* European political uncertainty weighs on U.S. yields
* U.S. new home sales rise less than expected in January
* U.S. consumer sentiment eases in February (Adds details, comments, byline, table)
By Gertrude Chavez-Dreyfuss
NEW YORK, Feb 24 (Reuters) - U.S. long-dated Treasury debt yields dropped to two-week lows on Friday, weighed down by declines in Europe amid persistent political uncertainty as well as a soft batch of U.S. data that suggested a more mixed outlook for the world's largest economy.
U.S. two-year note yields, which move inversely to prices, also slid to two-week troughs, along with that of U.S five-year and seven-year notes.
In Europe, German two-year yields fell to record lows, while France's 10-year bond yield hit a one-month low at 0.94 percent in a flight to safety.
"I think we're rallying mostly from what's going in Europe," said Tom di Galoma, managing director at Seaport Global Holdings in New York. "European governments are rallying and we're benefiting from that."
France and its upcoming election remain front and center in terms of political risks for European government bond traders. Investors fear that far-right National Front leader Marine Le Pen might win the presidential election this year and lead France out of the euro zone. Current polls, however, show Le Pen losing either to centrist Emmanuel Macron or right-wing Francois Fillon.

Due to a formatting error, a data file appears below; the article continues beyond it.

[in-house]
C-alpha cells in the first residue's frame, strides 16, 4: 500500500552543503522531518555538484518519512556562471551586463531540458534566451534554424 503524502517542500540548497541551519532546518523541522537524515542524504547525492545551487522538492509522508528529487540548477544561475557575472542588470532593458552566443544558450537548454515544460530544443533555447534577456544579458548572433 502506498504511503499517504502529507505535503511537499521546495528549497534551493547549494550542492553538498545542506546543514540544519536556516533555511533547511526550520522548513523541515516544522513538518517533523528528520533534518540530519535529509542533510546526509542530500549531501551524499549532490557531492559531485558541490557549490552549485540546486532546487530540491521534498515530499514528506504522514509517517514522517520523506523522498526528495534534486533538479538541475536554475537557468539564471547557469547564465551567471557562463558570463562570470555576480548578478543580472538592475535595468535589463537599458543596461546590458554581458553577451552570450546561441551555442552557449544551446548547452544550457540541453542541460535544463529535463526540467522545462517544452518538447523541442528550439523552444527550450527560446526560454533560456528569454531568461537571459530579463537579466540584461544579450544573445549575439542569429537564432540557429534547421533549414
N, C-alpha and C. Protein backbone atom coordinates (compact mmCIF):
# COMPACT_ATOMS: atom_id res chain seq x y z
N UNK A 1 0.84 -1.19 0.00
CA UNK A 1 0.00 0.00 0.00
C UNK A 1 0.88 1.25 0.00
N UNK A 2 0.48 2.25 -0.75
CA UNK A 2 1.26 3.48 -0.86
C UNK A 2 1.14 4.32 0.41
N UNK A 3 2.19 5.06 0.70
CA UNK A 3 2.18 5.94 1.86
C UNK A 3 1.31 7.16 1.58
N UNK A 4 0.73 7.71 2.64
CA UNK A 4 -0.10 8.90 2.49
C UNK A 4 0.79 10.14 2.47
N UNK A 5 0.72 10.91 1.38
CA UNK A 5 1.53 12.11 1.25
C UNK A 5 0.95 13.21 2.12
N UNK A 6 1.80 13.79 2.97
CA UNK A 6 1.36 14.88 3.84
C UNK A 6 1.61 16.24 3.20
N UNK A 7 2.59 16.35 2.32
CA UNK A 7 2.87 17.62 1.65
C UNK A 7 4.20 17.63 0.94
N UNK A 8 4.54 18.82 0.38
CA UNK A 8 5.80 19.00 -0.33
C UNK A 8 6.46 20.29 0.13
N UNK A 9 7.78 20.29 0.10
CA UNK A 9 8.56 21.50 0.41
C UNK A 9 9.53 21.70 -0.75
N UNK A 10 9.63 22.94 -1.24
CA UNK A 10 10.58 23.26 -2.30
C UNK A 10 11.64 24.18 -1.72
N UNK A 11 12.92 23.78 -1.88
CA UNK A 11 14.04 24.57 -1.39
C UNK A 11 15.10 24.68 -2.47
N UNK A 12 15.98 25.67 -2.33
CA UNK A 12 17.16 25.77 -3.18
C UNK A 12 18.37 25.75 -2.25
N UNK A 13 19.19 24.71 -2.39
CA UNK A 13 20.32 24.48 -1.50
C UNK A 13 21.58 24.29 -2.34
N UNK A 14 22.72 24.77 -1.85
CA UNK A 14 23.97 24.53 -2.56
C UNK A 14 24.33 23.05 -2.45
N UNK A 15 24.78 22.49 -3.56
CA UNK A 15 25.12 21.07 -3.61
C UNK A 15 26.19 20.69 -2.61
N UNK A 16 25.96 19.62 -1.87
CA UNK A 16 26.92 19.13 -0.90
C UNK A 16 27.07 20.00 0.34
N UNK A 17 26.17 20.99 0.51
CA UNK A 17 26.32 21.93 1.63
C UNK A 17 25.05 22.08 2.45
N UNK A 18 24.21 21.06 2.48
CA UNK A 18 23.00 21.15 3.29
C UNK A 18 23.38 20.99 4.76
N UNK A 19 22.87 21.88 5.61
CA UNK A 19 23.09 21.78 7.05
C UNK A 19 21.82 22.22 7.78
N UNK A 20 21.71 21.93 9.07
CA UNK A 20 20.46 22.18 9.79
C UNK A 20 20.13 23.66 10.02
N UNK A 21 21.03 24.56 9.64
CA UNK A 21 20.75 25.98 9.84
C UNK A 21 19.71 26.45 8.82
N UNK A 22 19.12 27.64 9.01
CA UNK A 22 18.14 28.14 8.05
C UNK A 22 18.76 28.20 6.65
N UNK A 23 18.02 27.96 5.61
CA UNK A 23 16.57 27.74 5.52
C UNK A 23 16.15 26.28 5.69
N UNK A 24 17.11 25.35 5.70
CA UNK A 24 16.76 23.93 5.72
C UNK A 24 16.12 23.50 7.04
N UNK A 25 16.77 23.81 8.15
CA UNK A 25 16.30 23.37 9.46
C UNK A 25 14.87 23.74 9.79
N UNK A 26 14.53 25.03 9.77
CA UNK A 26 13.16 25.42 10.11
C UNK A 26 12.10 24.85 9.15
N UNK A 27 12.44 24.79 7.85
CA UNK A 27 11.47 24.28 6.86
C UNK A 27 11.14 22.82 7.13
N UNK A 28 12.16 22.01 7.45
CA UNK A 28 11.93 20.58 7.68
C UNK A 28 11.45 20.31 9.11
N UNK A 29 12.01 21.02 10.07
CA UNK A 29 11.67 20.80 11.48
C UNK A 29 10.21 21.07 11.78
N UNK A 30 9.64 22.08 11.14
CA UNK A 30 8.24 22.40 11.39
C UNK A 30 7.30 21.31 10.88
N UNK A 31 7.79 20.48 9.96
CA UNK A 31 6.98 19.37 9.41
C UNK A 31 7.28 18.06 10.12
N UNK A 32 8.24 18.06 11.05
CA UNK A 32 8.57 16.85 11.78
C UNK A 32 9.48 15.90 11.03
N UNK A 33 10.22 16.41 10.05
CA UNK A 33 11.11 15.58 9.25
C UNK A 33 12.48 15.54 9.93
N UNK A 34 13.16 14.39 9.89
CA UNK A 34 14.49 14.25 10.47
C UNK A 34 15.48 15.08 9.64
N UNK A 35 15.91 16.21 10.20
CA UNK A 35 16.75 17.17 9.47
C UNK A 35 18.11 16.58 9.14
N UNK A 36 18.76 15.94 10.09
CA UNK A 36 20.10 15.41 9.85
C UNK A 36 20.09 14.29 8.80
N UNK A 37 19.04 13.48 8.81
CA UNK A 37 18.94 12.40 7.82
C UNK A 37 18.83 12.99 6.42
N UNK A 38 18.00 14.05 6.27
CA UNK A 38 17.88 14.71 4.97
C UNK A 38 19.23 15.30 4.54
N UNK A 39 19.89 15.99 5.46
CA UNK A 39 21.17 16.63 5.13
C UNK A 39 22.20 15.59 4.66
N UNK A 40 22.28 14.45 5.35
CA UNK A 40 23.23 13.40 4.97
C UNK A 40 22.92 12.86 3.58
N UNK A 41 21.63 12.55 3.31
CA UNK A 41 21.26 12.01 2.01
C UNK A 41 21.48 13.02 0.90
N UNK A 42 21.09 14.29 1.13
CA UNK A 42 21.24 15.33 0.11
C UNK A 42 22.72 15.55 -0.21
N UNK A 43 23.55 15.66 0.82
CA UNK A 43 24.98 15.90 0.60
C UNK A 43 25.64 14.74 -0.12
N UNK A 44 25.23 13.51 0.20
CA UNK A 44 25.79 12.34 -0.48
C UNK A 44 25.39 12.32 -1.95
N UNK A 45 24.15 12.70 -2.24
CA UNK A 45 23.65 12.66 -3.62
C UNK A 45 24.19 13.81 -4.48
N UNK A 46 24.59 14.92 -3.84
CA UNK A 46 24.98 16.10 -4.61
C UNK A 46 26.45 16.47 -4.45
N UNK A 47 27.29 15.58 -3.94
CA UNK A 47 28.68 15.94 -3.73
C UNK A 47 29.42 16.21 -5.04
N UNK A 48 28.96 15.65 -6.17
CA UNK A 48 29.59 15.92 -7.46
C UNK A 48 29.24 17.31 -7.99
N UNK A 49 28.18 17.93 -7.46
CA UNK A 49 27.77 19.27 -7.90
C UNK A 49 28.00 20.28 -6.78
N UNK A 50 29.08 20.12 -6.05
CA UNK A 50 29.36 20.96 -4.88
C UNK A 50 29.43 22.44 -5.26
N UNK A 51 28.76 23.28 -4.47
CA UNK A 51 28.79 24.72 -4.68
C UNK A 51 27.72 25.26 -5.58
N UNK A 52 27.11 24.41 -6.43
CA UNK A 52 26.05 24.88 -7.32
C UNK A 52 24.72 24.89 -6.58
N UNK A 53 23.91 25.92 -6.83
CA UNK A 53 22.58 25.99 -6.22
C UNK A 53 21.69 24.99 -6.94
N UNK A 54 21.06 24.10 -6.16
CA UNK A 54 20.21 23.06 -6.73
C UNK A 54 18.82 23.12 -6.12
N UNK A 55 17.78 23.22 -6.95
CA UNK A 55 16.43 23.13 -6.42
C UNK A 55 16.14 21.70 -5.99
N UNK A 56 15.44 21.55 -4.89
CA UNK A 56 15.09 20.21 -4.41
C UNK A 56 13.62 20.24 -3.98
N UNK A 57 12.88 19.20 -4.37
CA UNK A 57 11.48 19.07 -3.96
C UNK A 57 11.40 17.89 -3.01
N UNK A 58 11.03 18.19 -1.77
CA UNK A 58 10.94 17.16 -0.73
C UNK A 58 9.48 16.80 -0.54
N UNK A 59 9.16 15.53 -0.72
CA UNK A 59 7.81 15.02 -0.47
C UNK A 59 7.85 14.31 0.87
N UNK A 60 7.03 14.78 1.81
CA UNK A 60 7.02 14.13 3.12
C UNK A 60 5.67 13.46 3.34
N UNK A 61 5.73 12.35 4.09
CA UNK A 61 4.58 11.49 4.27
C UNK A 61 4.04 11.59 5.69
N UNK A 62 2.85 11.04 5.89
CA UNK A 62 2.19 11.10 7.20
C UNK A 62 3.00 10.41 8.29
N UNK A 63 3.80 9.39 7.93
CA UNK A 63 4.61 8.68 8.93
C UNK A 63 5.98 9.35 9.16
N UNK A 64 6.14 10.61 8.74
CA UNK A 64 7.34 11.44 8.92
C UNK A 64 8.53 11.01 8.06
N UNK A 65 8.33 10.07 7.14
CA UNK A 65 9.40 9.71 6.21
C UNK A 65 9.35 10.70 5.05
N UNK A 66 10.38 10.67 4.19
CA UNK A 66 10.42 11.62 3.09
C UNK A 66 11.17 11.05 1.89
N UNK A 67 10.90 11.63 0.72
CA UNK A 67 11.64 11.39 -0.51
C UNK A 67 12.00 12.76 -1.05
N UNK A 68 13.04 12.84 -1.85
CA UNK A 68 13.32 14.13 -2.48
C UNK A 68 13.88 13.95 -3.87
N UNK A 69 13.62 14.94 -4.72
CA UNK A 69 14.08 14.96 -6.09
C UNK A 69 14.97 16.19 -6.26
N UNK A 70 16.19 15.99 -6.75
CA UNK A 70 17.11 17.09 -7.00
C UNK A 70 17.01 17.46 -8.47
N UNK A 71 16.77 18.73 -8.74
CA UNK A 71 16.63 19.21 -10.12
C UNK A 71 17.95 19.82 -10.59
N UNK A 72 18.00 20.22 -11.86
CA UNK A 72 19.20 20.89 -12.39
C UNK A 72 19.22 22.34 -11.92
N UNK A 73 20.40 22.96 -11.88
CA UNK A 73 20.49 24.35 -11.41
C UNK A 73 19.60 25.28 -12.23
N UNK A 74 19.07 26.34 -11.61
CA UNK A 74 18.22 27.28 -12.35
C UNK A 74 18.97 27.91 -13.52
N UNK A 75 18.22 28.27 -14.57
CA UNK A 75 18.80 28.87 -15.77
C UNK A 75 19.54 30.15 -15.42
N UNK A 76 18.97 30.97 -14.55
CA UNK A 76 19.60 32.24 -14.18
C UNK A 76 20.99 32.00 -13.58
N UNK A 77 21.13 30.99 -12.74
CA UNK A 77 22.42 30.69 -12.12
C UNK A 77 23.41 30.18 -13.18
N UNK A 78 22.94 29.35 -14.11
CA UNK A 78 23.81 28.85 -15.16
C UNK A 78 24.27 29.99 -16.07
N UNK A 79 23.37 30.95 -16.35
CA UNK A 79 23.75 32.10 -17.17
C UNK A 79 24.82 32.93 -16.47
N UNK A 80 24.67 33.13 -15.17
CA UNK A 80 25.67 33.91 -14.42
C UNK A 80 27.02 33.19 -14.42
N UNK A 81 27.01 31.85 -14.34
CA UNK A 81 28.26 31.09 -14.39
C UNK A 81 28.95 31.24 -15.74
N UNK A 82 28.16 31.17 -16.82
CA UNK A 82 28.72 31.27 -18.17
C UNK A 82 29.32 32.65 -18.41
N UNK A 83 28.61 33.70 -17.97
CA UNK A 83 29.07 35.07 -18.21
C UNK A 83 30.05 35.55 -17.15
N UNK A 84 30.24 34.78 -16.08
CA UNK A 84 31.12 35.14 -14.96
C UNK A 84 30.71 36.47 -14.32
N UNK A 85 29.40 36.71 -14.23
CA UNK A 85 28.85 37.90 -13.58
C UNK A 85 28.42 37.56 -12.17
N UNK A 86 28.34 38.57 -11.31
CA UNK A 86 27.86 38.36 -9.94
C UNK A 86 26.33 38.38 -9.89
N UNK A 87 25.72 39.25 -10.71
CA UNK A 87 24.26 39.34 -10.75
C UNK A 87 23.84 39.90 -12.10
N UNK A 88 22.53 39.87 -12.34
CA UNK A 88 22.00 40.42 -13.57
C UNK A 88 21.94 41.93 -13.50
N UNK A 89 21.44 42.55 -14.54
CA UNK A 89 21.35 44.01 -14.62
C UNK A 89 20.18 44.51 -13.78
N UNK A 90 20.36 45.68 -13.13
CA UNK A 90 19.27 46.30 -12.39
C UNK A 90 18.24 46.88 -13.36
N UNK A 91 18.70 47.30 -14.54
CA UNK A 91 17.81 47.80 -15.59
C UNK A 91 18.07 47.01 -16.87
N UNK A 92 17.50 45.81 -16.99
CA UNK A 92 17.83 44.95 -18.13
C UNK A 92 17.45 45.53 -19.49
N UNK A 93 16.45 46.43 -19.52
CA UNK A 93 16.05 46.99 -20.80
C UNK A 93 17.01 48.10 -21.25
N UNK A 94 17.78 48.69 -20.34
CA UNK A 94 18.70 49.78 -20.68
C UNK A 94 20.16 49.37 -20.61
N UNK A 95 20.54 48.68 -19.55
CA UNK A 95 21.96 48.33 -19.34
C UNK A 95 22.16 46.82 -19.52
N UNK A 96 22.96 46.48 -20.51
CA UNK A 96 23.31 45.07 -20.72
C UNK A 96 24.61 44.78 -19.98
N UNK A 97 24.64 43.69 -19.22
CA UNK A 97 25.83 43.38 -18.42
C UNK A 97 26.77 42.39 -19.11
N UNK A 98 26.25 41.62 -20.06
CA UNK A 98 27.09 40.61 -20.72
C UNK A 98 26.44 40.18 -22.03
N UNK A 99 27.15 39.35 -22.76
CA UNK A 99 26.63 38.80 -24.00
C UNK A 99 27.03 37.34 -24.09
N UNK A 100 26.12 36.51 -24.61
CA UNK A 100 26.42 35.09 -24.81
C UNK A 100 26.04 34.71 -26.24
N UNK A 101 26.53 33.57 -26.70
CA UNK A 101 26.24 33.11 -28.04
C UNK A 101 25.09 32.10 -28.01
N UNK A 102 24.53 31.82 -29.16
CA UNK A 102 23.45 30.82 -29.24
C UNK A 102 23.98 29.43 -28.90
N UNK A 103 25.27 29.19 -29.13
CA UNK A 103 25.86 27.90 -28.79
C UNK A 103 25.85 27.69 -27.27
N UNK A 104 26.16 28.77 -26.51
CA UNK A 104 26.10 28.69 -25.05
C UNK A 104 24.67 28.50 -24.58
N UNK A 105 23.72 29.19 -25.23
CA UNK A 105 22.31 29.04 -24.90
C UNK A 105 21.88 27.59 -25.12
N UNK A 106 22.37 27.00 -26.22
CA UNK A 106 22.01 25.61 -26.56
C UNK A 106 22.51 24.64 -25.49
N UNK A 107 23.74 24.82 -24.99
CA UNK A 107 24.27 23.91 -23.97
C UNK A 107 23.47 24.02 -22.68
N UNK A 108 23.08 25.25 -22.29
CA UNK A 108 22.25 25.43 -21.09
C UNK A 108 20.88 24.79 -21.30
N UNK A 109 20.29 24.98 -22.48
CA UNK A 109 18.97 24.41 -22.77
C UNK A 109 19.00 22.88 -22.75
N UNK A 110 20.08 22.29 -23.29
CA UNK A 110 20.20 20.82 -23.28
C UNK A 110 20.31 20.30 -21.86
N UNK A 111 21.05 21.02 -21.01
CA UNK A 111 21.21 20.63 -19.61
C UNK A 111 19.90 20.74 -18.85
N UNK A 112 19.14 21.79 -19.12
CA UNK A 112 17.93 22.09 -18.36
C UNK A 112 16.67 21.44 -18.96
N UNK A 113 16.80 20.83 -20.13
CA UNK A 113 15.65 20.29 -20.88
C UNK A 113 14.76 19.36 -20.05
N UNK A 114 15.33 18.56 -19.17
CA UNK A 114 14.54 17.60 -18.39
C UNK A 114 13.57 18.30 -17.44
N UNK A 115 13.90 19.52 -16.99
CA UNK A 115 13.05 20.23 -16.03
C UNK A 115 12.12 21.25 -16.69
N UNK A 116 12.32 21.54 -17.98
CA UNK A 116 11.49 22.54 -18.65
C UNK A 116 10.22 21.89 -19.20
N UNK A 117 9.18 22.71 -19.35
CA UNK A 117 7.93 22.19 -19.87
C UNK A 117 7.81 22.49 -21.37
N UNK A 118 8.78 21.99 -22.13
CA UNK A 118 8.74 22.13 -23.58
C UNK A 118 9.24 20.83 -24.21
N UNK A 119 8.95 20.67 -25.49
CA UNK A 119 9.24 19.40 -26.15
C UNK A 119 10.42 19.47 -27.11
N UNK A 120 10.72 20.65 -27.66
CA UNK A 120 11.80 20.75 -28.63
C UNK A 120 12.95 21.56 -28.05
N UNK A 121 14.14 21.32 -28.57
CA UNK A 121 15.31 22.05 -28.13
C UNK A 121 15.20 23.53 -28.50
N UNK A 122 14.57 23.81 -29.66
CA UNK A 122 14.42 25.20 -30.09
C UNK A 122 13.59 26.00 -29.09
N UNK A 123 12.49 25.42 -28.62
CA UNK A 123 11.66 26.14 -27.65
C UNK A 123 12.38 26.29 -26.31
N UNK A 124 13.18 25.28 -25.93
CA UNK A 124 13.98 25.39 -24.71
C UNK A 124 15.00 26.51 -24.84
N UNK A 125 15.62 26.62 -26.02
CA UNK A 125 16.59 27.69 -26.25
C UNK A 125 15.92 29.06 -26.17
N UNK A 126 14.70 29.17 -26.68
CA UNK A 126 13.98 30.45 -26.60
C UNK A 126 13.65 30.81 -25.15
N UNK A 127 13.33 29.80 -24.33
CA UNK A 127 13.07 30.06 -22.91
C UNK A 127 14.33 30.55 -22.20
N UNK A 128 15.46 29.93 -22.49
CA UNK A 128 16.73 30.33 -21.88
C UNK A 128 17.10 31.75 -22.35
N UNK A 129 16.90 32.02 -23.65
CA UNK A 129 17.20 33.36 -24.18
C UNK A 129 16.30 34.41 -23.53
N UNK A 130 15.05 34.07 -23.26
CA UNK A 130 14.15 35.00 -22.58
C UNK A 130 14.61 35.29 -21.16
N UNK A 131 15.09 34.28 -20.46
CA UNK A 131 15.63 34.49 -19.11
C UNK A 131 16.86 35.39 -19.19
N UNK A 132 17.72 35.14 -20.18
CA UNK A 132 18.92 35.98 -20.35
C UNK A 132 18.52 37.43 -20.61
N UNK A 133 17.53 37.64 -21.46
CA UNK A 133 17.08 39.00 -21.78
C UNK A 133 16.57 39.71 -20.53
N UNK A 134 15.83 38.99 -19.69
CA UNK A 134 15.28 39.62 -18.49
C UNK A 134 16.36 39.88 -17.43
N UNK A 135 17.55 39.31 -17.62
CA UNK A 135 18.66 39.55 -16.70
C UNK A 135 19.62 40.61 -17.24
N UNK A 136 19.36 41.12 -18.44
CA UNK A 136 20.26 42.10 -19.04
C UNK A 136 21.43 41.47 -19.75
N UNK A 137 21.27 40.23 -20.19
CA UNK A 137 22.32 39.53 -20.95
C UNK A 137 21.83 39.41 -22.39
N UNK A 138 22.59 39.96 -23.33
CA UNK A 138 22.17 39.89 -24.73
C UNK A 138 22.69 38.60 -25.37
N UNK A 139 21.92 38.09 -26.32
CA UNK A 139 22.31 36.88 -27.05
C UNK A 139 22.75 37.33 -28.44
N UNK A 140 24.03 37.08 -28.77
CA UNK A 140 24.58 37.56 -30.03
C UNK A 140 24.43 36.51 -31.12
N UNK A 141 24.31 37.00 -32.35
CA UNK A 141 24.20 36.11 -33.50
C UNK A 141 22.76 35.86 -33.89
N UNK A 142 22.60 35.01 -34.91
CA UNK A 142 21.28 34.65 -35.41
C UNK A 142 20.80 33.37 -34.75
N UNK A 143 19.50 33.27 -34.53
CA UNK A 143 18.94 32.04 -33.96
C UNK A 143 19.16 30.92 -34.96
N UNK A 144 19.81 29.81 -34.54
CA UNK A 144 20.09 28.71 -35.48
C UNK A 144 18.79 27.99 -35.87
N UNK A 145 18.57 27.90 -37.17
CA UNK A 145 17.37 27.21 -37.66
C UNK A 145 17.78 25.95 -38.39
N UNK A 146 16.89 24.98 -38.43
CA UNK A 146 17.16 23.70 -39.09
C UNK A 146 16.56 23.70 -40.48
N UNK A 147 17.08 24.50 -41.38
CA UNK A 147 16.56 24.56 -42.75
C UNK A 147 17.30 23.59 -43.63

Aside from France, there are also upcoming elections this year in the Netherlands, Germany and possibly Italy.
In the United States, a lackluster set of U.S. data also pressured bond yields, with new home sales growing less than expected in January and consumer sentiment easing last month.
The Commerce Department said new home sales increased 3.7 percent to a seasonally adjusted annual rate of 555,000 units, lower than the forecast of a 570,000-unit rate.
The University of Michigan surveys of consumer sentiment, meanwhile, showed a final reading of 96.3 for February, down from January's 98.5.
"It looks like the trend in the (new home sales) data has weakened over the past few months, which could be a response to the increase in mortgage rates," said Daniel Silver, economist at JP Morgan in New York.
On Friday, the chances of a U.S. rate increase in March dwindled to roughly 18 percent, from 22 percent on Thursday, according to the CME's FedWatch.
In late morning trading, U.S. 10-year notes were up 16/32 in price to yield 2.329 percent, compared with 2.388 percent late Thursday. Yields fell as low as 2.331 percent, the lowest since Feb. 9.
U.S. 30-year bond prices also rose, up more than 1 point, yielding 2.973 percent, down from Thursday's 3.023 percent. U.S. 30-year yields also touched a two-week low of 2.969 percent. (Reporting by Gertrude Chavez-Dreyfuss; Editing by Dan Grebler)